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One of These Days

A bad day day turns good with Brown inspiration

By Frankie Firme
Published on LatinoLA: October 11, 2003


One of These Days


As we all do, I occasionally have a bad day that either depresses me, or makes me want to just kick the shit out of somebody. You know what I'm talking about, where you're either dropping, spilling or forgetting everything, running unusually late, or asking yourself, "Why did I even bother getting out of bed today?" while every jerk-off in L.A. has either decided to drive on the freeway at the same time I have, or happens to peak in their daily idiocy while I'm around.

A day where nothing goes right....?Tu sabes?

Working in both the professional Mental Health field and the Entertainment field, these kind of days are really not condusive to a good attitude or creativity, you know what I mean? One has to dig deep within themselves to get through the day, while avoiding unnecesssary conflicts that would have never happened yesterday or tomorrow. I have found it necessary to sometimes look beyond my world and into others for solace.

An artist friend once told me, "You gotta look at all the different shades of grey to really appreciate how colorful the world really is." What I took this to mean was that the world is so much bigger than I, and to appreciate my efforts and accomplishments, I must also appreciate the efforts and accomplishments of others, no matter how significant, because everybody has a part in making the world go 'round, and it will always go 'round.

On a particularly bad day last week, two other worlds touched mine, and I stand reinvigorated with a new appreciation for my Gente, because of that touch.

Being disappointed that what took a Democratic Latino running for Mayor of L.A. down doesn't work on a Republican Gabacho running for Governor of California, I made my peace that "Ahh-nold" the actor will be Governor of my State. Being that I still haven't forgiven the other actor, Ronald Reagan, for eating grapes on the news when HE was Governor, I dreaded what future Latinos have now. I'm almost feeling defensive.

On Thursdays, I broadcast my Radio Show live out of the American Radio Network Studios off Sunset Blvd in Hollywood, California. The surrounding neighborhood is heavily Latino and Armenian, and I feel quite at home sitting in my car and listening to the radio while waiting for my show's airtime. I've also become a regular at some of the local businesses, so I see some of the same people every week, doing their part to keep the world turning. Lot's of interesting people.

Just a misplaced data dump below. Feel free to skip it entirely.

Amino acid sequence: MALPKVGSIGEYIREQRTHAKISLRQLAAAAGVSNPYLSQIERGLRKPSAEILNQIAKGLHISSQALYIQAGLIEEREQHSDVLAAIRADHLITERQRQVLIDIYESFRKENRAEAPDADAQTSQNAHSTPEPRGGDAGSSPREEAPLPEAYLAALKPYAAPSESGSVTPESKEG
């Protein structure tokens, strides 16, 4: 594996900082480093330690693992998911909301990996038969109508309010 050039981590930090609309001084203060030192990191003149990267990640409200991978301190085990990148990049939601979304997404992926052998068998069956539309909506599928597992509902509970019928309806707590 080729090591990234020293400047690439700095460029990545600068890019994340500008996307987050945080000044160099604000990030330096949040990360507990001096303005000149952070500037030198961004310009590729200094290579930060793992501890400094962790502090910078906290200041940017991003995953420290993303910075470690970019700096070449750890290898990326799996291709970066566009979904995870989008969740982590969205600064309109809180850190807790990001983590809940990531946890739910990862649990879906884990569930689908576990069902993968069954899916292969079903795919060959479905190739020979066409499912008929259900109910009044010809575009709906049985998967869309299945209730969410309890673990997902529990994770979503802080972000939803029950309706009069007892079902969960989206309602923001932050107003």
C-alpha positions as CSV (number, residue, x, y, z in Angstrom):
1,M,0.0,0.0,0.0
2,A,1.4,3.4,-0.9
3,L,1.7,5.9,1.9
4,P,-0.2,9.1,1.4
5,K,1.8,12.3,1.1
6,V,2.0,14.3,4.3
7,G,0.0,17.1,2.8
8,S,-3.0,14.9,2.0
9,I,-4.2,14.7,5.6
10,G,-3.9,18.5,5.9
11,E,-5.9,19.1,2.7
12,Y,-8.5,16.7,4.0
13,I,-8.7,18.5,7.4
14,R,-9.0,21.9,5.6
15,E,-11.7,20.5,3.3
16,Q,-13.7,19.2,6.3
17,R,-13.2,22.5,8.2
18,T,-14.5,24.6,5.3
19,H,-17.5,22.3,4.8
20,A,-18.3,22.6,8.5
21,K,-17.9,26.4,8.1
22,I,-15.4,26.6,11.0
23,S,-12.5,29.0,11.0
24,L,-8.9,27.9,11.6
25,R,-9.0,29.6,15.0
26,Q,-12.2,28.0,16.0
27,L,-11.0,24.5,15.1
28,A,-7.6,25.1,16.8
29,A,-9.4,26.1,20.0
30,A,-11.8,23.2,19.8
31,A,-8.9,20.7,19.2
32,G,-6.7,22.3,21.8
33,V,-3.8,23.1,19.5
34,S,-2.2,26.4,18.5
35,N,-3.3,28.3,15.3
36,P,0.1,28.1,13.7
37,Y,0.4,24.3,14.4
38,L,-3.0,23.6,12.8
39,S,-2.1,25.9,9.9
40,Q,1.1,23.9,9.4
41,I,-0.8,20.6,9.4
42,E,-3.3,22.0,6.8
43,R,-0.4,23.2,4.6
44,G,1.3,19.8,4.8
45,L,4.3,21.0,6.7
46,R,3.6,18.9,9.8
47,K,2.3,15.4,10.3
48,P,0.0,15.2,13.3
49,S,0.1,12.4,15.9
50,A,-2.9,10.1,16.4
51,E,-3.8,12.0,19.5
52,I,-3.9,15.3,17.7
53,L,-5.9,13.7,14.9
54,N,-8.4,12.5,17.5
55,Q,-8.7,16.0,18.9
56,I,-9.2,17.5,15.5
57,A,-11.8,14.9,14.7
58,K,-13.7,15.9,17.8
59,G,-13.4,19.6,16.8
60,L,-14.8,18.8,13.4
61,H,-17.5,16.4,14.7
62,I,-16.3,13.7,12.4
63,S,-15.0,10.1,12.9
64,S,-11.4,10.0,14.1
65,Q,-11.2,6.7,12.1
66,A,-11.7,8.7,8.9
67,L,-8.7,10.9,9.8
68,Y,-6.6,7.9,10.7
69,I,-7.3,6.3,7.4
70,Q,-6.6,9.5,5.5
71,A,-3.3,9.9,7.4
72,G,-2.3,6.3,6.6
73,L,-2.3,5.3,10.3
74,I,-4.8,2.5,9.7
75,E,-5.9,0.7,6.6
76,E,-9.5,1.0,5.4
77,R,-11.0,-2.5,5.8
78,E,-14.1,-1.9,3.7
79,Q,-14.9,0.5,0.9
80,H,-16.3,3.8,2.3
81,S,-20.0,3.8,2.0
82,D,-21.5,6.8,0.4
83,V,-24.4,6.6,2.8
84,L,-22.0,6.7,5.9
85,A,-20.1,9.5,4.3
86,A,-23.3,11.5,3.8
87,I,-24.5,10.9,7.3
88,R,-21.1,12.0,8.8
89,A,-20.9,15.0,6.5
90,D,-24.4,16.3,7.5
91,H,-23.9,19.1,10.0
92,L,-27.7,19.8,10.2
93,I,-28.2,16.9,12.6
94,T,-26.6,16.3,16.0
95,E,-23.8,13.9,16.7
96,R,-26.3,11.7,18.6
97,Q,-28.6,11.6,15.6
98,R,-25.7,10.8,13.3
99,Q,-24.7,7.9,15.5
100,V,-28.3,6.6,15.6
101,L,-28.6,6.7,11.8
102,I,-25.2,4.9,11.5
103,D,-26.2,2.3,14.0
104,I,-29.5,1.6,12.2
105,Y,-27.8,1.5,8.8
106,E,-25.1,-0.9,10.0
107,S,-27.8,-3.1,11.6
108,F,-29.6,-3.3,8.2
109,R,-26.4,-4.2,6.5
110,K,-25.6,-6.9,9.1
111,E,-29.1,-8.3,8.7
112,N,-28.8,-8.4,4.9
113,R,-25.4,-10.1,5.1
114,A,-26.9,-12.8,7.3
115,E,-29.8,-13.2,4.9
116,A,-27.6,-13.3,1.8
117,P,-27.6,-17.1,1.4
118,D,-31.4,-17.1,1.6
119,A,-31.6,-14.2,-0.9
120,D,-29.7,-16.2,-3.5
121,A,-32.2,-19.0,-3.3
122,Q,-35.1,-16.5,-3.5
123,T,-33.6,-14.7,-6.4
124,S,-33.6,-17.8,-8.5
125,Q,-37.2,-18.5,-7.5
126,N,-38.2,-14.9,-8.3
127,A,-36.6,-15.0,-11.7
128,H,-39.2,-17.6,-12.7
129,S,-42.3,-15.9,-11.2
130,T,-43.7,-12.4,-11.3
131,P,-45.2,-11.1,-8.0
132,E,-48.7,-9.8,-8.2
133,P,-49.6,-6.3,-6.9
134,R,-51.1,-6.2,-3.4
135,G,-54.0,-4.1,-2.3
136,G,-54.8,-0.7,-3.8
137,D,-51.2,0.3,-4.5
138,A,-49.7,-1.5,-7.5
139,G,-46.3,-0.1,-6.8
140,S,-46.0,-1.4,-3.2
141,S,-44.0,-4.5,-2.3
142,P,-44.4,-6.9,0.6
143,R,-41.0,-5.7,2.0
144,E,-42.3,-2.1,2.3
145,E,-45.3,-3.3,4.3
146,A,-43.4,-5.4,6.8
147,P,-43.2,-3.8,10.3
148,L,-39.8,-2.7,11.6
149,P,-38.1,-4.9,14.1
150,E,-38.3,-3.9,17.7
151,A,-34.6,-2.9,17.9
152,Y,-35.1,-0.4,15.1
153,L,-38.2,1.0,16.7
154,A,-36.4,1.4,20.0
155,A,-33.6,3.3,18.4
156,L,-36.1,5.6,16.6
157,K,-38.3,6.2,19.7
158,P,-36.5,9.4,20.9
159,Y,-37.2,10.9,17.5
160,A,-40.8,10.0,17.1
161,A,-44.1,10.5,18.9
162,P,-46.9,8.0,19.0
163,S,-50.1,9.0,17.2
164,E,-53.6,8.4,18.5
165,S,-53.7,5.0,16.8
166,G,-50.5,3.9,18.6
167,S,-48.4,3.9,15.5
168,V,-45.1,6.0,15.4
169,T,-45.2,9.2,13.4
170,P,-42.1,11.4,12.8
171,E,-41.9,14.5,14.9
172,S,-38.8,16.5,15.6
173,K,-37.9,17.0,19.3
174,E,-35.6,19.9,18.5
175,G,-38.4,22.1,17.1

About six Thursdays ago, a young man in his early 30's approached me, asking for help. He spoke only in Spanish. Saying that he had just arrived from southern Mexico, he asked where he could find some work. He didn't ask for any money, just where a man could find work. I couldn't help him as I wasn't a local, but suggested he try all the businesses on Sunset Blvd. He thanked me and walked away.

The next week, looking a little thinner, he again approached me, this time with a roll of paper towels and a bottle of window cleaner. Again, he didn't ask for money or a handout, but asked if he could clean my car windows for a couple of bucks. I gave him 5 bucks for his labor, and he seemed genuinely grateful.

For the next three weeks, he was a regular on Thursdays, cleaning car windows and asking where he could find regular work. I felt guilty that I would have felt embarrassed doing the same thing, but he kept his head up, cleaning windows with a sense of pride amnd purpose, an object lesson in dignity. I almost felt proud of the guy, noting that he had picked up a small group of regular customers in the neighborhood and was not begging.

Last week, as I parked in my usual place on my usual day, I didn't see my friend the window washer. I sat in my car for some time listening to the radio, when lo & behold, here comes my friend, resplendent and almost regal, in his new McDonald's shirt and cap.